I'm sure Mark / Mike have a 7 points podcast about writing an effective 'out of office' message for your email :)
Waiting for the podcast, any suggestion?

MattJBeckwith's picture
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Hello Pier. I'm sure you're right about them probably having 7 points on the subject.

Here's my opinion. If I'm going to be out for a few days of more I proactively send an e-mail to those people I communicate with regularly (daily). For my auto out of office message I always put what day I'll return to the office and who to contact in my absence (and of course, make sure that person is aware) if the need is urgent.

I stay away from the "I'll be surfing in Maui" comment that I see on some messages and end with a sentence saying something to the effect of "have a great week".

The ooo messages that drive me crazy are the ones that don't direct me to anyone.

aspiringceo's picture

I like Dave's idea of being proactive and contacting folk before he goes away rather then setting an OOR.
I tend to think twice about setting them, and at the risk of sounding paranoid, heres why.
1). Sending OOR automatically replies to possible spam alerting them that your email is live.
2). Would you leave a note on your front door at home saying that your away from such a date to such a date? I dont think so yet folk have no problem telling the world and its mother that same information creating a possible security breech both at home and at work.

When I do set an OOR I tend to say "I am away from my office right now but I will reply to you on my return. Urgent calls can be directed through a member of the XXXX team or contact xxxx xxxxx at 270 6500 thank you."


PierG's picture

Thank you guys: I usually don't write anything to direct requests to xxx (sorry Dave) for a single reason: I'm not a 'front end' guy.

So if it's important, the writer knows a lot about my company / dept to call someone else or call me on my mobile; if it's not important (or if he doesn't have my mobile), he can surely wait till I'm back.

Am I rude?

TomW's picture
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[quote="DaveTehre"]Hello Pier. I'm sure you're right about them probably having 7 points on the subject..[/quote]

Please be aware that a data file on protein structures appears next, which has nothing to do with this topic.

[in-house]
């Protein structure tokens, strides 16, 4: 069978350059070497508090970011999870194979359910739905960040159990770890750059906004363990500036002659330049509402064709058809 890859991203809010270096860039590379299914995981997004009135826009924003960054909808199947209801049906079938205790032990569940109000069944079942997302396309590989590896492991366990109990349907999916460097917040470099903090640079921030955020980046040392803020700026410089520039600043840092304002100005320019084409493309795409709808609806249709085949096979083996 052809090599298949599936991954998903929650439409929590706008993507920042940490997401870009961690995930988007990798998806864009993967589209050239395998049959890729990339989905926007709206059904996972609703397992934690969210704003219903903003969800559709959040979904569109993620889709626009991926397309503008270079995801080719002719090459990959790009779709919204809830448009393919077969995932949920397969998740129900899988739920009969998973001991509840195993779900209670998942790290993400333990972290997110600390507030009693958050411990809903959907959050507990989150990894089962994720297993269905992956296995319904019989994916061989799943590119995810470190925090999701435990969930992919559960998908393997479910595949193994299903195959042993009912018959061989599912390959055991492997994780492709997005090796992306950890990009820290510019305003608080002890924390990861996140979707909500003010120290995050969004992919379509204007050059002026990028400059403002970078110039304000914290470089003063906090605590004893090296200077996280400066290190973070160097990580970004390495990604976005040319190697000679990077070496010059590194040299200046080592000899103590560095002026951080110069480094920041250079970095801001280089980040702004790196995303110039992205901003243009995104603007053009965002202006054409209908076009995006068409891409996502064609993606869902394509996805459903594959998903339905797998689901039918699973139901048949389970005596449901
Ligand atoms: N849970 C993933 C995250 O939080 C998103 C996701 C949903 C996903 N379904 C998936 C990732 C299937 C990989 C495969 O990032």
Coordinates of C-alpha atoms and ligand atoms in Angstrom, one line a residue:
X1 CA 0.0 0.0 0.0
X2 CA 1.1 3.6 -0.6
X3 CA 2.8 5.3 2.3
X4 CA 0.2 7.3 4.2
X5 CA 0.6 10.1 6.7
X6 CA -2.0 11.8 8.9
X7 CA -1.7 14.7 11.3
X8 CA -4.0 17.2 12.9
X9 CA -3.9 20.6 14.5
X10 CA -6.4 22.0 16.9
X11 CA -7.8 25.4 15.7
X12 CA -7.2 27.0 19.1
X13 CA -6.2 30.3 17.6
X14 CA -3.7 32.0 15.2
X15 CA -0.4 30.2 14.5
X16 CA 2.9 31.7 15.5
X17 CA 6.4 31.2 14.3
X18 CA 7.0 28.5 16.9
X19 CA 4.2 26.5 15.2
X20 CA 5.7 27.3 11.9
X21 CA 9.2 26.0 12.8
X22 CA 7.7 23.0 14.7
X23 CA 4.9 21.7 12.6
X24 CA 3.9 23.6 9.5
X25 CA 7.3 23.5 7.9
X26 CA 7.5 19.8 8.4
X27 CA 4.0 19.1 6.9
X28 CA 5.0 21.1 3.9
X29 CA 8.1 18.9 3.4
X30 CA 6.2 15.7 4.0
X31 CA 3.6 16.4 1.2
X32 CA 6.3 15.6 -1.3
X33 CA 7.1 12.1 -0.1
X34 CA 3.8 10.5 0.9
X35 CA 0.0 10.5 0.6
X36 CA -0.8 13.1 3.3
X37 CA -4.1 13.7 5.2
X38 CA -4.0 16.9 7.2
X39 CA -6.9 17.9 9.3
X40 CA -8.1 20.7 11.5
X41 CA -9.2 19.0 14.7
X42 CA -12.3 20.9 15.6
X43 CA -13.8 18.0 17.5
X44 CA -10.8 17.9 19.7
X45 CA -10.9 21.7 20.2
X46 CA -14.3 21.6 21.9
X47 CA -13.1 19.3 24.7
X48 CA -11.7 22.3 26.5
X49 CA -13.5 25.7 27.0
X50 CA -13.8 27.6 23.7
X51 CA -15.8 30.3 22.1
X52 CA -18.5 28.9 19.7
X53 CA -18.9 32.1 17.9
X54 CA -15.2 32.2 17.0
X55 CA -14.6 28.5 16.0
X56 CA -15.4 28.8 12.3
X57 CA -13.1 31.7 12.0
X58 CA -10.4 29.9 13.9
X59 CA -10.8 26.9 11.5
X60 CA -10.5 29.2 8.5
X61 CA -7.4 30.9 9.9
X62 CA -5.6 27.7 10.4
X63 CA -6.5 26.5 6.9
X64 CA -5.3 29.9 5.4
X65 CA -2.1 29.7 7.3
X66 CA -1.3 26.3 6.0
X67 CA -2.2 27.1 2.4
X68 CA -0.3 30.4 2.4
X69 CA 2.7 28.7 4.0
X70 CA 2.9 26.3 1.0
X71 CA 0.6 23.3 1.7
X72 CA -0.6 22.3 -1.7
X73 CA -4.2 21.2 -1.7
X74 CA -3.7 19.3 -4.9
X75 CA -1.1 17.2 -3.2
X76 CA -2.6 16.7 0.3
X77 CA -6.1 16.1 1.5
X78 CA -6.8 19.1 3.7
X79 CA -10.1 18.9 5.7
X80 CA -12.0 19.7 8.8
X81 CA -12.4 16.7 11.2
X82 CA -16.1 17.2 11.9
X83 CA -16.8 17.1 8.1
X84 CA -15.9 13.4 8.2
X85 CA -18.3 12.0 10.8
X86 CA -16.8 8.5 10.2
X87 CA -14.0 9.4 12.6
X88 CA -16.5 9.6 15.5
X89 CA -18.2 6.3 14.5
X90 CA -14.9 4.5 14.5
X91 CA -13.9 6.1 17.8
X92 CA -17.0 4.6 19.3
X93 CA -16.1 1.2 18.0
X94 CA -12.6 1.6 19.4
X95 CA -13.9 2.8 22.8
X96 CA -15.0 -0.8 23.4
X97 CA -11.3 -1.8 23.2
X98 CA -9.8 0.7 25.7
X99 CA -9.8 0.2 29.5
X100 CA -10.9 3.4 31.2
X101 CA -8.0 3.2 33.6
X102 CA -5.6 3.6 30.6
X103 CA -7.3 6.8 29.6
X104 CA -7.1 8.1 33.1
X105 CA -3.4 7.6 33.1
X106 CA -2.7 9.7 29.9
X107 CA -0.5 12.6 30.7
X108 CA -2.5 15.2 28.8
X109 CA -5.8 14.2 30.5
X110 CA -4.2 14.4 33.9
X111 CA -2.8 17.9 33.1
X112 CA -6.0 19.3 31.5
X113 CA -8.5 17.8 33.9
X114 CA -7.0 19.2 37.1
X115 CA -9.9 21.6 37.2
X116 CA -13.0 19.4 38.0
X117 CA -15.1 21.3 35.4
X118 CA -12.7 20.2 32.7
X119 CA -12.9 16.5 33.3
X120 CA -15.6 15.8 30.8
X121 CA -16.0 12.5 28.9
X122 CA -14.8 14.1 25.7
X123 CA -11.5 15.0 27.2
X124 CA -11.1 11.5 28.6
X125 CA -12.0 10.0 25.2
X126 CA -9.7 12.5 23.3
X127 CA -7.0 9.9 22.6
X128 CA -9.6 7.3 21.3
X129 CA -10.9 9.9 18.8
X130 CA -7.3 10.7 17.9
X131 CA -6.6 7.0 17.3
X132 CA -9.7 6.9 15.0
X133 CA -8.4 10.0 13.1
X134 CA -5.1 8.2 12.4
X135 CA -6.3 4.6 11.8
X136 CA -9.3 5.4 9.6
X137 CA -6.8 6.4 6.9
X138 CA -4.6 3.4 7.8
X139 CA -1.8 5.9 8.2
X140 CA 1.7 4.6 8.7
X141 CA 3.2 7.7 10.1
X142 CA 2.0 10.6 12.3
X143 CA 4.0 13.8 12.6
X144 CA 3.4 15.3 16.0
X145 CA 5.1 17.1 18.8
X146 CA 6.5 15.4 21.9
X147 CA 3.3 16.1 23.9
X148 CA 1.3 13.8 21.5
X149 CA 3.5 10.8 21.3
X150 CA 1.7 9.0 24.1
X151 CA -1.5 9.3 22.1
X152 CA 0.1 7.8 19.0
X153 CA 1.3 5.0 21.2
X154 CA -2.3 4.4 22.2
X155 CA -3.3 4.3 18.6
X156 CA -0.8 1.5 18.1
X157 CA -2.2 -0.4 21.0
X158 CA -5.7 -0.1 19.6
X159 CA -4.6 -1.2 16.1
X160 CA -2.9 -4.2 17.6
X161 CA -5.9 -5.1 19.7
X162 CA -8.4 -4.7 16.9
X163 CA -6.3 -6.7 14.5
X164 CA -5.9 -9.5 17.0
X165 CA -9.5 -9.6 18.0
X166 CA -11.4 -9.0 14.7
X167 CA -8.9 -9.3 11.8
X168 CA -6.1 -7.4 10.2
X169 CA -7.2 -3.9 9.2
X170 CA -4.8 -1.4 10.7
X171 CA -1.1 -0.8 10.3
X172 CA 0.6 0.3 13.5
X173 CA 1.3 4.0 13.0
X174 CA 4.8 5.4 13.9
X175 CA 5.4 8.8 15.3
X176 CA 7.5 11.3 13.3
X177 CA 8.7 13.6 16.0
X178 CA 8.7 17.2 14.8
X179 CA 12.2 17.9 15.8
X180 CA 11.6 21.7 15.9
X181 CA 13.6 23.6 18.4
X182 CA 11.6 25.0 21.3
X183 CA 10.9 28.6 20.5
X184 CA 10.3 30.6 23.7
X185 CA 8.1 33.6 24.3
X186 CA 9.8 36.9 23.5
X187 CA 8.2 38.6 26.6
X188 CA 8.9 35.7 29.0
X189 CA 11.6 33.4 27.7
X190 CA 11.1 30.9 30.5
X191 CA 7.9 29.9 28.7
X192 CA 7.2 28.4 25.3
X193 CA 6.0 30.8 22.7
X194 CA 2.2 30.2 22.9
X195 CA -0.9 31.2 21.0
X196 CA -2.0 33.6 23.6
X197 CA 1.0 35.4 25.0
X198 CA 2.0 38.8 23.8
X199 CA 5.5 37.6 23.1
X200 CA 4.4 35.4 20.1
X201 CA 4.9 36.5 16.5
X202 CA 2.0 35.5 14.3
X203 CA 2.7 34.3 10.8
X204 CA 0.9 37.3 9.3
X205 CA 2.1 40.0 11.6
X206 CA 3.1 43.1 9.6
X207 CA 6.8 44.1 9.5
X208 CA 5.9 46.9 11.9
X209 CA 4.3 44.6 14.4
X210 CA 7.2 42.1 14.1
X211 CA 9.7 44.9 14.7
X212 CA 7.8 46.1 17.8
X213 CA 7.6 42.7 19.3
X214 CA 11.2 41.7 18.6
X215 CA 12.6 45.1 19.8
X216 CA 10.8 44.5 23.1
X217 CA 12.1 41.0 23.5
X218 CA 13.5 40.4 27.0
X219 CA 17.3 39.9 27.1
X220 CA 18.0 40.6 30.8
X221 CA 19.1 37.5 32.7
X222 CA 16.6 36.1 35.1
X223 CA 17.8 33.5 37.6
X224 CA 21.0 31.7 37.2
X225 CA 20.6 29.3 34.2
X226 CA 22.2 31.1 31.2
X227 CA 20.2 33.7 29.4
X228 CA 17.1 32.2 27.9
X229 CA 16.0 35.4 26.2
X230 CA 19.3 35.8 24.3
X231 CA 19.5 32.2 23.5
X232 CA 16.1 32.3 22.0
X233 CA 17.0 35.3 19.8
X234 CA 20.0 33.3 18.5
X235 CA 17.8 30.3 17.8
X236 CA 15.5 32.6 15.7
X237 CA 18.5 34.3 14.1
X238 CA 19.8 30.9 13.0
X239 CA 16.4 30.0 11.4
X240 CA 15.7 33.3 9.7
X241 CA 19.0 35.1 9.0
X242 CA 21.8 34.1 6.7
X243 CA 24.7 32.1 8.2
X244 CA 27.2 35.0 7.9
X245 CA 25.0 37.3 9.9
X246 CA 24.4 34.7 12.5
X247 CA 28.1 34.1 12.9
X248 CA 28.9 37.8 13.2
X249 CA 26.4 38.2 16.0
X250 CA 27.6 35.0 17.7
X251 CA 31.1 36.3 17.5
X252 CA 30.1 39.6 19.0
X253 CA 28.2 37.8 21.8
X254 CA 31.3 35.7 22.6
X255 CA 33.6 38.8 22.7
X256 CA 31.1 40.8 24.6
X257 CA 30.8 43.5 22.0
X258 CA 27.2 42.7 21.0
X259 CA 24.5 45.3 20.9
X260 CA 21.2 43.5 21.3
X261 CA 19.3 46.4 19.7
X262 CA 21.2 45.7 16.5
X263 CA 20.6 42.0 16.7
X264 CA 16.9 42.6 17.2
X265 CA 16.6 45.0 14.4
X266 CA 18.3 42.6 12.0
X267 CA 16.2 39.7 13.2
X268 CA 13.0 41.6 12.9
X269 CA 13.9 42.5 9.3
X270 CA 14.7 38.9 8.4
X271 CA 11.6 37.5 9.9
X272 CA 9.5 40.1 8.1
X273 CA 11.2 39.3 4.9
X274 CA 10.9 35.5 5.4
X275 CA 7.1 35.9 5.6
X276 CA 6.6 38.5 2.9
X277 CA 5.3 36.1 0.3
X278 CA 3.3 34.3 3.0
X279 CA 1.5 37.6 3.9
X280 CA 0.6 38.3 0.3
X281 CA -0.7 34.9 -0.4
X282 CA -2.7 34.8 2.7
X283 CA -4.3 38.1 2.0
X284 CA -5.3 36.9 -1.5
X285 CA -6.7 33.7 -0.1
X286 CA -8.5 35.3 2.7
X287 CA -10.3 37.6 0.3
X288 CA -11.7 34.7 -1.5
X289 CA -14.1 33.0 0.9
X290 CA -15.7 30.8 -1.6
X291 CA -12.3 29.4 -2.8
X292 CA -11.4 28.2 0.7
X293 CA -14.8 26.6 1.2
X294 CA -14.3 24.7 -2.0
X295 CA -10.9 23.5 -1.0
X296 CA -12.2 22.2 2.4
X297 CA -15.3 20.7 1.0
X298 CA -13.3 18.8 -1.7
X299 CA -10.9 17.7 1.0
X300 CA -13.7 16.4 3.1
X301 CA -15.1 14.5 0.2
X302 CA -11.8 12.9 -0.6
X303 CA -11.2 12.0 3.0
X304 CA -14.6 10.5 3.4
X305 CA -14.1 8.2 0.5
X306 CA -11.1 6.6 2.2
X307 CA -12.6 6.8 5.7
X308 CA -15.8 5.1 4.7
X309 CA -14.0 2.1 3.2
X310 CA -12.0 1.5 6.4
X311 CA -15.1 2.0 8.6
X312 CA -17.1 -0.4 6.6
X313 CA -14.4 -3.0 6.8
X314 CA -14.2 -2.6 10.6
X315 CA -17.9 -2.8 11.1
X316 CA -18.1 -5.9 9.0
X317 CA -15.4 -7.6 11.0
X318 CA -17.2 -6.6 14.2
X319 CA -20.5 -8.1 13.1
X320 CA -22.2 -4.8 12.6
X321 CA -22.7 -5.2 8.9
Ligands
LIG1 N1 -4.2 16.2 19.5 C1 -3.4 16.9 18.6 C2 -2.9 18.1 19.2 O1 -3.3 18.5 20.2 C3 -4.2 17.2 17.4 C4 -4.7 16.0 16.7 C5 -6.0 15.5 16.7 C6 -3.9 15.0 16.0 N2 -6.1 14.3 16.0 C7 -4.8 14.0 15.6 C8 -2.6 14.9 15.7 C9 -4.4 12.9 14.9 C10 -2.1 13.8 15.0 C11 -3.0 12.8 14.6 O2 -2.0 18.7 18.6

Don't you mean 7.5 points? ;-)

sklosky's picture

It strikes me that an "out of the office" message is just part of the "how to handle things when I'm not around" or "what to do when I'm on vacation" podcast. It is just part of an approach to this challenging issue.


itilimp's picture
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We have a corporate standard for our out of office e-mails. It is similar to those stated above.

If we are out of the office for 24 hours then we are supposed to forward our e-mail to a colleague (not that I ever do as I really don't think it is an appropriate standard for back office staff).

If we are out of the office for more than 24 hours then we must set our out of office e-mail to let people know:
a) that we are out of the office
b) the date we return
c) who they can contact about issues in the meantime if cannot wait until your return.

We also have to ensure that the subject line of the auto reply is formatted as follows:

OUT OF OFFICE: return on

This is then appended to the subject lines of people who write to you.

Greenest's picture

I like the reply from itilimp. I never even thought of the subject line thing.

I am reluctant to do the email forwarding thing as the only staff I have to forward to may not have authority to read some of my more sensitive mails. I do have delegated authority to view with one of the pool secretaries though.

rwwh's picture
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Reading the discussion, I have two things to add:

[i]On SPAM[/i]: If you are afraid to send out-of-office replies to spammers, remember that the spammers fake the [b]From:[/b] address. It will never reach them, but in the worst case it will reach an innocent third party, in the best case it will result in a bounce in your inbox. It is also technically possible to filter spam on the mail server, and send out-of-office replies only to messages that pass the filter.

[i]On the need for automatic replies[/i]: Consider the use of "functional" rather than "personal" E-mail addresses. Rather than sending mail to [email protected], a supplier should contact [email protected] so that John Doe can leave for a holiday without the need for an auto-reply. Mail to "purchase" can either be forwarded to the correct person depending on who is on duty, or be handled by an automated ticket tracker.

Whatever you do, please make sure that no autoreply is sent to mail lists, and that each sender is informed only once of an absence.

ashdenver's picture

Our corporate IT setup is such that the OOR only goes to internal email inquiries. If a client emails me while the OOR is active, the client has no clue that the OOR exists. A colleauge in another office will get the OOR with pertient information.